Why Good Employees Quit


“In thirteen years, I’ve worked for two companies,” Albertson said.  “Managers tell me that I’m a conscientious employee, and I’ve had very good performance reviews in all of my jobs.”

“Why did you leave the first company?” I asked.

“I was there six years.  I liked the work and I had opportunities for advancement.  I got a new manager in my third year and our relationship was shoddy.  He was a good person but always hovered over my work and was quick to second-guess any initiative I might take.”

Albertson continued to explain that his manager had very little experience in the tasks that he performed and tended to micromanage.  Albertson described his manager as a negative person and was not always clear about what he expected.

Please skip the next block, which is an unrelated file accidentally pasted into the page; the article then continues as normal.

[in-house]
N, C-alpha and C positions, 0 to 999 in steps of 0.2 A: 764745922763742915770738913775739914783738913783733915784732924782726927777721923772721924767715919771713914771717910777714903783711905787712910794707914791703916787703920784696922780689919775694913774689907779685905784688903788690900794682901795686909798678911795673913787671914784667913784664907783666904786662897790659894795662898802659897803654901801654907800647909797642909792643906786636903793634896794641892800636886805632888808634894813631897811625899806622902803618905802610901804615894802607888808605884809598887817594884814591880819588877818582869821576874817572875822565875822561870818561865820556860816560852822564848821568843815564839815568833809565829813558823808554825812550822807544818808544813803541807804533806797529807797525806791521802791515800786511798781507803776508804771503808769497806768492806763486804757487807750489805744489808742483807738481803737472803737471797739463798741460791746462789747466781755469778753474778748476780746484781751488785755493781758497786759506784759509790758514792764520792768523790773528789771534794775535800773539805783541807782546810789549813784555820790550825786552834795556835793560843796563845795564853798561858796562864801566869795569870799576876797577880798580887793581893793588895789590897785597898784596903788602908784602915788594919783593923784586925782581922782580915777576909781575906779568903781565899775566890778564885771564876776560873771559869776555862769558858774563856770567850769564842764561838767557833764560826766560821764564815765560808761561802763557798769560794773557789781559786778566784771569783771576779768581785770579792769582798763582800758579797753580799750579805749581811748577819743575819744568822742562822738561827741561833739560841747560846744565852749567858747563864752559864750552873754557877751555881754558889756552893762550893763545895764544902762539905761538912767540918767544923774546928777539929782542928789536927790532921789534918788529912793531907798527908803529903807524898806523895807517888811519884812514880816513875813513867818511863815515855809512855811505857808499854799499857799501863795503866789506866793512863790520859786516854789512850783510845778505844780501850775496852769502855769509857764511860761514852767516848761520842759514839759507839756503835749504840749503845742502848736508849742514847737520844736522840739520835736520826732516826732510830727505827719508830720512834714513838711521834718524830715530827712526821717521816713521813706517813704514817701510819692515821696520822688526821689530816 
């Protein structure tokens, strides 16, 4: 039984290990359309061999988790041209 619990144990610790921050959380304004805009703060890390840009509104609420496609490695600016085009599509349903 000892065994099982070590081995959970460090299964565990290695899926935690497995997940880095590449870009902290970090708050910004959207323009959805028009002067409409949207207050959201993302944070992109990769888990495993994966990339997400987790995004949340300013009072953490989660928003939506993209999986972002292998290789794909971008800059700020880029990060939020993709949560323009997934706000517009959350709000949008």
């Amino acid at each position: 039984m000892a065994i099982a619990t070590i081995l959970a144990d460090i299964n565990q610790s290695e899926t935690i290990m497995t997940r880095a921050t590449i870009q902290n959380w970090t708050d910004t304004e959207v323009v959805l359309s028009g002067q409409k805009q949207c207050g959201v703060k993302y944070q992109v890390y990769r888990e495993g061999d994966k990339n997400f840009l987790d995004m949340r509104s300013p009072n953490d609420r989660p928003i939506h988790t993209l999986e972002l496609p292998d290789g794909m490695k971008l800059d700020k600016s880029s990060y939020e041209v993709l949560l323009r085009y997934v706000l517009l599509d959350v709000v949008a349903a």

Eventually, Albertson left for a job in another company at lower pay.  Albertson has remained with the second company for seven years.  He likes the work and has been promoted.  Albertson says his current manager cares about him and is very clear about expectations.

Gallup polls show that seventy-five percent of employees who voluntarily leave their company do so because of poor relationships with bosses.  Employees join companies but they leave bosses.

 

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